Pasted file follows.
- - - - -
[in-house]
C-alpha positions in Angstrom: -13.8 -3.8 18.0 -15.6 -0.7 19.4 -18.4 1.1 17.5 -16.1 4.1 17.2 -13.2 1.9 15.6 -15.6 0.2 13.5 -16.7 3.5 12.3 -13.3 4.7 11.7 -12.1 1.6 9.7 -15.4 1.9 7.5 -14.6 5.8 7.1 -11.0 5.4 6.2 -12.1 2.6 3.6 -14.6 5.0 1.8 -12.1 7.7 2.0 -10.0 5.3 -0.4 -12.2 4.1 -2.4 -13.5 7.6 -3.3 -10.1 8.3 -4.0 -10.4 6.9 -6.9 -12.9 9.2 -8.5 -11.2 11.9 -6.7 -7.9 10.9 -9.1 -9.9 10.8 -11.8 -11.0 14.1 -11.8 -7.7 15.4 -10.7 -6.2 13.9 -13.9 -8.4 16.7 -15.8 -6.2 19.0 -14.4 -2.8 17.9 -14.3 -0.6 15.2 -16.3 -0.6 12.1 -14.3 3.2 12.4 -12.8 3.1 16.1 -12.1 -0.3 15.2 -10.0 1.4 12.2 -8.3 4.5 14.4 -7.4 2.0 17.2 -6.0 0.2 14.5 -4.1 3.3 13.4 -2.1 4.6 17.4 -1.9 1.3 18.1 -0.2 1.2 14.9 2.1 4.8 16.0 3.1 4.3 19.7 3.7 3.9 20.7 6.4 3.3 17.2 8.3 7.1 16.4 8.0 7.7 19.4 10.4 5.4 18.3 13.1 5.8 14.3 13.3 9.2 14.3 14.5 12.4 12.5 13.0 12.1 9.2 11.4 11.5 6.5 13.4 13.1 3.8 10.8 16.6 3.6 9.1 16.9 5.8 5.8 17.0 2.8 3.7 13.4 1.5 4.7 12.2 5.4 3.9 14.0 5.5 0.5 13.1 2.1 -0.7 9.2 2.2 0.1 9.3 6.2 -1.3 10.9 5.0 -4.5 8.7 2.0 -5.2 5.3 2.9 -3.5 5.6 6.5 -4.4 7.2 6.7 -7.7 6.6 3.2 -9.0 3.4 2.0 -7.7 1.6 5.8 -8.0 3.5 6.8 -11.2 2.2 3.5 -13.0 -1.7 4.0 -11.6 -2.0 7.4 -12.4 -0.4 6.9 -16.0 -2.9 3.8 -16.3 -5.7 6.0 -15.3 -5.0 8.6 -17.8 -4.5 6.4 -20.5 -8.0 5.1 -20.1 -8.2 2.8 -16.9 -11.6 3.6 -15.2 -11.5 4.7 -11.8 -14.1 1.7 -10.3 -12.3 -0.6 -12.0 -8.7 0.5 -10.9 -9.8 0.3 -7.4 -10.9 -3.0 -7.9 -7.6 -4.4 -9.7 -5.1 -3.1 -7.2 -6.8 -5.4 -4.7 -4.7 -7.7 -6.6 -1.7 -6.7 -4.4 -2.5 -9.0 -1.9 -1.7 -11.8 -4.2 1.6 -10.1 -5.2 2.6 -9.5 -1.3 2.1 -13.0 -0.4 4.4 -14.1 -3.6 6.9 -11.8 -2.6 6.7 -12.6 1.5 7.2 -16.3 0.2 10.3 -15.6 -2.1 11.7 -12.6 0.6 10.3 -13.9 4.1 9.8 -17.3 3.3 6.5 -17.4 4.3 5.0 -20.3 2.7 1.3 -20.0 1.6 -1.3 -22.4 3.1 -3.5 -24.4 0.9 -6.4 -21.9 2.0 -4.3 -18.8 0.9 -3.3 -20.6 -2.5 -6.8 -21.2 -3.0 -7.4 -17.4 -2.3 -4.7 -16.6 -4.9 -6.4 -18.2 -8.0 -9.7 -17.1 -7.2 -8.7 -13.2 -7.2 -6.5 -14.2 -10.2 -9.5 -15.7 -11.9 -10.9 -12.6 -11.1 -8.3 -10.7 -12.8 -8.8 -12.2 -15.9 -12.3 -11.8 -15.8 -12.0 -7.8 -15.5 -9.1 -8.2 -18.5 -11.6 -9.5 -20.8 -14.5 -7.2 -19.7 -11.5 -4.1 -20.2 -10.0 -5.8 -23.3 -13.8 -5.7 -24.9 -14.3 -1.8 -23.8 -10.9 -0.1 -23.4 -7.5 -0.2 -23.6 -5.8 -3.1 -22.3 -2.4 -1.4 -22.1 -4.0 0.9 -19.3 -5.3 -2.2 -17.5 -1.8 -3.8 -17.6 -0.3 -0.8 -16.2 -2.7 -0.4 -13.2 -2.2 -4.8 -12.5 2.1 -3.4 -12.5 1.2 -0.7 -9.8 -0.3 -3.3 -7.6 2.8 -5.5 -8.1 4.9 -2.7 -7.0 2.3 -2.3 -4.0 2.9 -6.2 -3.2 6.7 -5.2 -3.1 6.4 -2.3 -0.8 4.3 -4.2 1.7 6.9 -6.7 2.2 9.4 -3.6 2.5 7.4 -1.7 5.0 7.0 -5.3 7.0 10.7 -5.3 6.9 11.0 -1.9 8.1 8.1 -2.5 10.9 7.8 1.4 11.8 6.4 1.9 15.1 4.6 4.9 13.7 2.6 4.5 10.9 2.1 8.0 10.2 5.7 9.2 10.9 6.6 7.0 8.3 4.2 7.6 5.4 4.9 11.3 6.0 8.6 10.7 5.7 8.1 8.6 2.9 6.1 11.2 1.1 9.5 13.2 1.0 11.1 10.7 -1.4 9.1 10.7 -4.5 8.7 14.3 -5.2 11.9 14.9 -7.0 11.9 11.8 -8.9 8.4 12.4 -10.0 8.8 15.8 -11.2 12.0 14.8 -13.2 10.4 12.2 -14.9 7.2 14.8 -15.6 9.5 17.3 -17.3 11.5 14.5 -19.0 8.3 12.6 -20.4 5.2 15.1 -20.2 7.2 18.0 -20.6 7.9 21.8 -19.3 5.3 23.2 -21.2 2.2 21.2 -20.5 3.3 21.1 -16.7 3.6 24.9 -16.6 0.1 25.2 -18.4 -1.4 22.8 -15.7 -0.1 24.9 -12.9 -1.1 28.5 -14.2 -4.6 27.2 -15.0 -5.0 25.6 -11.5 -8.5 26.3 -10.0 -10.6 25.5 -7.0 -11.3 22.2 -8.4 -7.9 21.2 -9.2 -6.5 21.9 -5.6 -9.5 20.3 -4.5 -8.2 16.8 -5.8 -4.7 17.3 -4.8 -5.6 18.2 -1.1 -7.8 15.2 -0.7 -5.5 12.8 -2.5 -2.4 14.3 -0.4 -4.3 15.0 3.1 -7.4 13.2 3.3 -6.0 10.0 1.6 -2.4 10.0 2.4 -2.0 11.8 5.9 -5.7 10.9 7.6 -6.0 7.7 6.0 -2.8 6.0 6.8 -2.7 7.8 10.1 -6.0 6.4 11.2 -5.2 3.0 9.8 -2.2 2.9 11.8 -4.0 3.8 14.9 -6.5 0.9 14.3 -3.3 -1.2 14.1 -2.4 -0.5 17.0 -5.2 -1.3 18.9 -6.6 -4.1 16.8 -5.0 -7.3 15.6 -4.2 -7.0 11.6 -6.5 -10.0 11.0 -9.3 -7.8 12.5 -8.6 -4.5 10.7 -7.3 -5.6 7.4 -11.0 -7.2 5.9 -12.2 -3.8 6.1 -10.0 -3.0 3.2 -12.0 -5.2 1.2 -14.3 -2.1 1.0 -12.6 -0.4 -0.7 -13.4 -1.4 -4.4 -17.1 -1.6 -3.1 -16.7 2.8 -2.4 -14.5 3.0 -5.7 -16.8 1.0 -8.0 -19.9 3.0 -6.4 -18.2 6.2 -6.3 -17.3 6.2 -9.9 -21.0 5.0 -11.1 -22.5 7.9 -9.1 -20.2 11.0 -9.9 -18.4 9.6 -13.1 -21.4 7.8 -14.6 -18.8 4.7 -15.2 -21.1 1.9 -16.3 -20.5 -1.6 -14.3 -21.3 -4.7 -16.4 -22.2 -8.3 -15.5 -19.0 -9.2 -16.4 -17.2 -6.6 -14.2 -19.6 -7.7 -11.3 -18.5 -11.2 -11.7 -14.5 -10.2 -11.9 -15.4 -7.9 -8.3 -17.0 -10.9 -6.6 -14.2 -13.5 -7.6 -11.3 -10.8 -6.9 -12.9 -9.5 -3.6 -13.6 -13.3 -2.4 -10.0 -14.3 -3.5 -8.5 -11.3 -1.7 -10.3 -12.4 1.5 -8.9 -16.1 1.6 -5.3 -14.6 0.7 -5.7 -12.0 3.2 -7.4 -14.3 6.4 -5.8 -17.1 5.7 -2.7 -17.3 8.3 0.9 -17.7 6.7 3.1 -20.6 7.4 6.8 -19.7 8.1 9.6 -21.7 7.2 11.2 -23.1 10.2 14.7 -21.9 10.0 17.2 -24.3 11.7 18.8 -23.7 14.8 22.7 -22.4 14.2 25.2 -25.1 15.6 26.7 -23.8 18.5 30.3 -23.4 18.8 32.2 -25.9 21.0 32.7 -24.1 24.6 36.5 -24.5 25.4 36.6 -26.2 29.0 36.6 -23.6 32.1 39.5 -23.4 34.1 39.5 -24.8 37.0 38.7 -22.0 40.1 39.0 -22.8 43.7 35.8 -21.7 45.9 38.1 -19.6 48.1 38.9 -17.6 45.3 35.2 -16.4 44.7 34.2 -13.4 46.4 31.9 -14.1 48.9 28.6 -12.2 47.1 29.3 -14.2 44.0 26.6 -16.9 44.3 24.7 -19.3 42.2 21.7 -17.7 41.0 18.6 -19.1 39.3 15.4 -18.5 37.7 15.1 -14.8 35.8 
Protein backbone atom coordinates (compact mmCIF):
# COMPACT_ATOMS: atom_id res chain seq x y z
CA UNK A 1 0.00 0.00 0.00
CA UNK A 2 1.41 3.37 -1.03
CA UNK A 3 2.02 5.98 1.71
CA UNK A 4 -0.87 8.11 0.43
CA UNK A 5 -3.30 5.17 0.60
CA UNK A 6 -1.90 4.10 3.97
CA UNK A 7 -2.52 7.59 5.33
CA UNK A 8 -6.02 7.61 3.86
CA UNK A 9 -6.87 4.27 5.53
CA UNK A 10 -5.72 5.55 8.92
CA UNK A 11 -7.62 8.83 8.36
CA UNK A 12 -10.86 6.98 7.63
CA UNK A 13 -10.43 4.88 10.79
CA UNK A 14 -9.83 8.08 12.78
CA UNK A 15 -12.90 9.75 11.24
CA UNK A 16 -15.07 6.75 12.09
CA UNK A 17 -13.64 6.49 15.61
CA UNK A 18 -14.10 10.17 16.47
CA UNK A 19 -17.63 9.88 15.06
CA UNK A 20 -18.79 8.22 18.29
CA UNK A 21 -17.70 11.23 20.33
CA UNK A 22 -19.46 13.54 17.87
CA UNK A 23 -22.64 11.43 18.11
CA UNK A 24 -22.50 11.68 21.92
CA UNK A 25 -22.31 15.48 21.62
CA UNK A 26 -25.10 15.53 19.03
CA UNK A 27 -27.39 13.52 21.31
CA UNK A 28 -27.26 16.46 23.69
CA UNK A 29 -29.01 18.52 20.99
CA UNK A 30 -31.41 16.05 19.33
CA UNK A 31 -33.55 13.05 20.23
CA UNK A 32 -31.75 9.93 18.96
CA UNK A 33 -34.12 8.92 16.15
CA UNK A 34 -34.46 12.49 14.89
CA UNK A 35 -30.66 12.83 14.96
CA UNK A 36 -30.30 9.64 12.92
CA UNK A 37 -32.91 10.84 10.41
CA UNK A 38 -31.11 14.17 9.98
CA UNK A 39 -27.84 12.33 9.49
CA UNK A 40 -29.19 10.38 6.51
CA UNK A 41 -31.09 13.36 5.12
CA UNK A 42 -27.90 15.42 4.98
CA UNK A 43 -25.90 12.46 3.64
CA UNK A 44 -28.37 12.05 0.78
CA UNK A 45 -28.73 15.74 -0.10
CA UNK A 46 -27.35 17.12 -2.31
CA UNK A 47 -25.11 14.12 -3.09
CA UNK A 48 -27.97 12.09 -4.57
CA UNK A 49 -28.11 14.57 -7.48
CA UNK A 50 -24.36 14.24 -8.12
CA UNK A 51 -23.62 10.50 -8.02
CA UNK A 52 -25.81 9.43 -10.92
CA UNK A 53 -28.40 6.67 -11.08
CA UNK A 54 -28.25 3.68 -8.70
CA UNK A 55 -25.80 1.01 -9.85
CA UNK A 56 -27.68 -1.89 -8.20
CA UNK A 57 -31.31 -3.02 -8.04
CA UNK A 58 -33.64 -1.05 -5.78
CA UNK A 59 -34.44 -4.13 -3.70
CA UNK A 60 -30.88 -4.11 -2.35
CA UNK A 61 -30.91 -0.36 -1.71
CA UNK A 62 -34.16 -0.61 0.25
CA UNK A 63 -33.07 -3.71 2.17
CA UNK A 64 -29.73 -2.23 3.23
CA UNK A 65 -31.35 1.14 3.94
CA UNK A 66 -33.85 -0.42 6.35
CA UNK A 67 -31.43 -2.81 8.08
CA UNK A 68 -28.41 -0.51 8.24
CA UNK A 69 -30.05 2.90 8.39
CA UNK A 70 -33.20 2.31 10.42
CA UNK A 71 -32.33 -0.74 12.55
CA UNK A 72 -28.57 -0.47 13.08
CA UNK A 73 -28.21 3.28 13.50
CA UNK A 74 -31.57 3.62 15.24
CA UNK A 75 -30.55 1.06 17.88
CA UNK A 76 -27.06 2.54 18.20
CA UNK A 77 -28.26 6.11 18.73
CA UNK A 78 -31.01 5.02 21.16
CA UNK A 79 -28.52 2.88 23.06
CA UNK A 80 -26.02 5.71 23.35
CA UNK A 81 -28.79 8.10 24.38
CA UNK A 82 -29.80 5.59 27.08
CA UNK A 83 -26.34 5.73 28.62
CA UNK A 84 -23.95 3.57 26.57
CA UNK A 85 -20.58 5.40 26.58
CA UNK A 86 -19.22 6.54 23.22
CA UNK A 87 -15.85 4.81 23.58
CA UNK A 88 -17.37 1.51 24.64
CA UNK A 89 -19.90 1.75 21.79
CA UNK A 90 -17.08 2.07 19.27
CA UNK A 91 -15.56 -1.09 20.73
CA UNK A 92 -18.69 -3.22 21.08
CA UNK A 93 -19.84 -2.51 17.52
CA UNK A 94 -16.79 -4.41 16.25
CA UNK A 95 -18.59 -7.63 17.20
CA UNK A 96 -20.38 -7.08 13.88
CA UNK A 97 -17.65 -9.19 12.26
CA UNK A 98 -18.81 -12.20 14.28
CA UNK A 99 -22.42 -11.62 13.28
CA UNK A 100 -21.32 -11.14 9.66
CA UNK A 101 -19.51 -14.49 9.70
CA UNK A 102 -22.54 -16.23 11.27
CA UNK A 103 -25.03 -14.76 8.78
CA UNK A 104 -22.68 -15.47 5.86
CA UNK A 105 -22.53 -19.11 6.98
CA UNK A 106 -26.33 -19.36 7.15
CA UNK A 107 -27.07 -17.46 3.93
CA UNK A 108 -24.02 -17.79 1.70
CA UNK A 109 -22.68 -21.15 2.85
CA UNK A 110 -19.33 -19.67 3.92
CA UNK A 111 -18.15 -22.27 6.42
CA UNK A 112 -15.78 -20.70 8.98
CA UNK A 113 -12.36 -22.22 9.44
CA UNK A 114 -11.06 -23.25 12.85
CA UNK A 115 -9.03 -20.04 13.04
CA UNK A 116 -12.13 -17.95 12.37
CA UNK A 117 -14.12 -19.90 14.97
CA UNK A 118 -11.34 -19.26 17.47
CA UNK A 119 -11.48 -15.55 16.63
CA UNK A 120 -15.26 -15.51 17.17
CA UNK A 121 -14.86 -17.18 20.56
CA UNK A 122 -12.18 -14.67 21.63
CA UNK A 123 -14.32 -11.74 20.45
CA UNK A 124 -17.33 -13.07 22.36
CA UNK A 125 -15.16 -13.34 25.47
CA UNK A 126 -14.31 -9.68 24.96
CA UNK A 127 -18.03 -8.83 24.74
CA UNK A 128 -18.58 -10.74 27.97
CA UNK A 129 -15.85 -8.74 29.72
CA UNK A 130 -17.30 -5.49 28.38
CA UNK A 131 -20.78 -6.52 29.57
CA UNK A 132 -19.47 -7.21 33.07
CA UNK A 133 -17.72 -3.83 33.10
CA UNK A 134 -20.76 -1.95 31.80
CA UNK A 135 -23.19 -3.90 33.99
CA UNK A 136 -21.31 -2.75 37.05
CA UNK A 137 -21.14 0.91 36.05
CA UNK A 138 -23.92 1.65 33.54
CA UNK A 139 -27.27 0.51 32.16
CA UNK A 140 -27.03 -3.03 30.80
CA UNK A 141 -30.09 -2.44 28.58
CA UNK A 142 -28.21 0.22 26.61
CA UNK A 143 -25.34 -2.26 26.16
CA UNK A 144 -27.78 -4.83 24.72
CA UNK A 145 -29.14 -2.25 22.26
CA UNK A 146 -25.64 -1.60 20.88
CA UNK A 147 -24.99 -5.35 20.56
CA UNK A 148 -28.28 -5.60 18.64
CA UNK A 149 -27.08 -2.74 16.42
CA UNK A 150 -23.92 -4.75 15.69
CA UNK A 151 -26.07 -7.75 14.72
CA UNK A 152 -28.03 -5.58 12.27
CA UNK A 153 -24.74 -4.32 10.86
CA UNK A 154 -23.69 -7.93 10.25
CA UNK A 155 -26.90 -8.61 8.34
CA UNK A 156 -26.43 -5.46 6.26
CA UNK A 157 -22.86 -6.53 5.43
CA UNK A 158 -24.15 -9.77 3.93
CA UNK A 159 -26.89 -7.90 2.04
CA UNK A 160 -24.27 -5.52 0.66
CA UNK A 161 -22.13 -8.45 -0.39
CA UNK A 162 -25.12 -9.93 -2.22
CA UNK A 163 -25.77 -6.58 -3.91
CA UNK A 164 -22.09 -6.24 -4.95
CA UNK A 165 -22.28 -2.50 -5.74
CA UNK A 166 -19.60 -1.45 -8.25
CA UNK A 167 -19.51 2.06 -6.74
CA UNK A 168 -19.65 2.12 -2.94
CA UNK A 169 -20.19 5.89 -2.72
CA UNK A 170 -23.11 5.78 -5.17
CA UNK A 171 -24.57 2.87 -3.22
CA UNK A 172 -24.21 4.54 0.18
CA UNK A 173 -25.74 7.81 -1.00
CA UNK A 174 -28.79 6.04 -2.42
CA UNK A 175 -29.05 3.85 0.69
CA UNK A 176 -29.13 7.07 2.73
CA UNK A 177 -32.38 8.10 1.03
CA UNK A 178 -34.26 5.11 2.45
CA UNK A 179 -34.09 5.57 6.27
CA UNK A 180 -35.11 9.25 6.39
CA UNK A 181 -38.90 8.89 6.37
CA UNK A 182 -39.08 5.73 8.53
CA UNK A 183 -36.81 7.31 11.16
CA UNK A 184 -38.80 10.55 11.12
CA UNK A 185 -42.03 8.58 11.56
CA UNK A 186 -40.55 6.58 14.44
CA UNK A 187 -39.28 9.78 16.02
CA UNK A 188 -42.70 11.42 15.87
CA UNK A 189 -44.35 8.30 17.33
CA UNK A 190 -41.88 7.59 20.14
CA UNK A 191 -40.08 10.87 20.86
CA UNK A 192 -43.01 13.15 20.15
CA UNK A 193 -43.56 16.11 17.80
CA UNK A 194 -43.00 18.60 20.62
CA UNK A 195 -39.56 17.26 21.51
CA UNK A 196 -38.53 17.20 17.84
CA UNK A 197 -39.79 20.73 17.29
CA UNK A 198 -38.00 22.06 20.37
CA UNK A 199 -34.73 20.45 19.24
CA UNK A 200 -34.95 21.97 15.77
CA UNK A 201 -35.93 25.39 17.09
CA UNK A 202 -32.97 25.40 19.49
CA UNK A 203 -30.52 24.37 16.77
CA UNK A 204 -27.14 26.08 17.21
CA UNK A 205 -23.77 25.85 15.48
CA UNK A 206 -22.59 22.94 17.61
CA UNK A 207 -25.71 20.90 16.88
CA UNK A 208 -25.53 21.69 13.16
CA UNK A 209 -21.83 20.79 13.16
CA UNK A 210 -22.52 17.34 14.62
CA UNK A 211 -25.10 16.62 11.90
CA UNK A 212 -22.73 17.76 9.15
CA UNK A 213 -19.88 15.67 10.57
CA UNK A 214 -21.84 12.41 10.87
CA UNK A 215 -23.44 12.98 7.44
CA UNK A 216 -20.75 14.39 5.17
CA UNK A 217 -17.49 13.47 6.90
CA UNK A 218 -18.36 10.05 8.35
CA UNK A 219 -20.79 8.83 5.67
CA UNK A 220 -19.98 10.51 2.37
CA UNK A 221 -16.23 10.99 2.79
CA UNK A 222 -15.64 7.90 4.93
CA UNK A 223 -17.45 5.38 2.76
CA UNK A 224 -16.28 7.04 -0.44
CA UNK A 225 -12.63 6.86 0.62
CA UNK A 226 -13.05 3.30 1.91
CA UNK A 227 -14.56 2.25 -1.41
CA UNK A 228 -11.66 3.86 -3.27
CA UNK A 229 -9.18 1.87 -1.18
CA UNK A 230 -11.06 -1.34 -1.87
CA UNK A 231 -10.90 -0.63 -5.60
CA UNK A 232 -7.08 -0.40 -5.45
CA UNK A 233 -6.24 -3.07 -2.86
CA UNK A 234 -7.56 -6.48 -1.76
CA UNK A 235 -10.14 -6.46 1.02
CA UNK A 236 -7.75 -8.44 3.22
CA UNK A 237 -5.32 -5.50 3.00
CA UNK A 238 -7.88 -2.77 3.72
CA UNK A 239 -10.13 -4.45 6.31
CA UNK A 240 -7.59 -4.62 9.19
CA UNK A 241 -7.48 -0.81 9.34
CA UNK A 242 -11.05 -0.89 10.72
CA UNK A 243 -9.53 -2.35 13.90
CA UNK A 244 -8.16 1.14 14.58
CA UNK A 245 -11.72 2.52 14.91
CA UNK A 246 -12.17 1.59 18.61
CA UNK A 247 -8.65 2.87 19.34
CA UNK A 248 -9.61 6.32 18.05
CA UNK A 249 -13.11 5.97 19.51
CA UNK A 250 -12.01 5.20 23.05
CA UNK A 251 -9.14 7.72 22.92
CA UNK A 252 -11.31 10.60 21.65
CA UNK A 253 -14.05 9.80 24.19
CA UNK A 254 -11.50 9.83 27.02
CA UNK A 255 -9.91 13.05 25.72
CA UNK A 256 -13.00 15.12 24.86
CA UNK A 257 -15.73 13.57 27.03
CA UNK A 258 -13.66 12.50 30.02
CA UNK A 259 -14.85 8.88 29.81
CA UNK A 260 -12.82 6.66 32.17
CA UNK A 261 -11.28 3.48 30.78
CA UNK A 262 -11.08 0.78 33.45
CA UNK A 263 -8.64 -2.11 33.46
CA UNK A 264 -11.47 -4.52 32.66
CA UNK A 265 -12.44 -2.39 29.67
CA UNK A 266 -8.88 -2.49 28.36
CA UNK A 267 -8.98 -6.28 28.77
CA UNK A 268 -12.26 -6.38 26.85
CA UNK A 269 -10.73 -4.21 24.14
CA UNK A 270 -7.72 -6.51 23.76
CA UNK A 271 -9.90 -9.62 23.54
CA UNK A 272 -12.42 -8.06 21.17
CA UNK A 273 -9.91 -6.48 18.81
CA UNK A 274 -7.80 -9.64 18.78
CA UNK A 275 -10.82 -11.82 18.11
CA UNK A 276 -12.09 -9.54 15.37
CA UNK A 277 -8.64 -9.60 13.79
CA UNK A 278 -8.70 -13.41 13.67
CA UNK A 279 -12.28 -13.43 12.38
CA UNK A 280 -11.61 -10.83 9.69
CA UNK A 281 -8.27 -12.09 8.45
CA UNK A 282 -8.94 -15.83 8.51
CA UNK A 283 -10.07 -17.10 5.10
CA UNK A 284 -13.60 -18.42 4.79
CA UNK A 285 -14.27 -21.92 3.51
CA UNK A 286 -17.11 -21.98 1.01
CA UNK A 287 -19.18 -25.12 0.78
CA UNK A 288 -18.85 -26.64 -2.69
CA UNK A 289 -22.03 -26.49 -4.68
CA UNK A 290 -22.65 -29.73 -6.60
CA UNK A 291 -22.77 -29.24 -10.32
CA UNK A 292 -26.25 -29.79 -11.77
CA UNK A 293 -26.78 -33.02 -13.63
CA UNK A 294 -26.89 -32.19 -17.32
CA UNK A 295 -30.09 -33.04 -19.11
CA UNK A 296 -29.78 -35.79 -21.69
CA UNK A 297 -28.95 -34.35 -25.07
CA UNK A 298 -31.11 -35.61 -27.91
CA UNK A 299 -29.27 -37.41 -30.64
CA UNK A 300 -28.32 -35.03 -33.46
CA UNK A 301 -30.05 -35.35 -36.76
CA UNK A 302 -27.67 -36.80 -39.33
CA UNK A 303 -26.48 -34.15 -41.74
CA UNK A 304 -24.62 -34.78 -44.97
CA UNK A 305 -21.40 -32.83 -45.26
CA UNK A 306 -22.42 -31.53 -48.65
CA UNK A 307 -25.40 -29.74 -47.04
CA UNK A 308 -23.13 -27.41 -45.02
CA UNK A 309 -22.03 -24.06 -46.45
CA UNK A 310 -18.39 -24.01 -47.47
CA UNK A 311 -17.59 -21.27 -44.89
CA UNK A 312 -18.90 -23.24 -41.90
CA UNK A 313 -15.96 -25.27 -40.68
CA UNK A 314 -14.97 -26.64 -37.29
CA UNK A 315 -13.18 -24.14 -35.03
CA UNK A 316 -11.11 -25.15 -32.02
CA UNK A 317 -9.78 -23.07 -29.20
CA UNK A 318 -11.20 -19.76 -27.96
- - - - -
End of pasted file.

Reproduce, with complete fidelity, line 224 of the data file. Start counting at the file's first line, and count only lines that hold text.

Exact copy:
CA UNK A 220 -19.98 10.51 2.37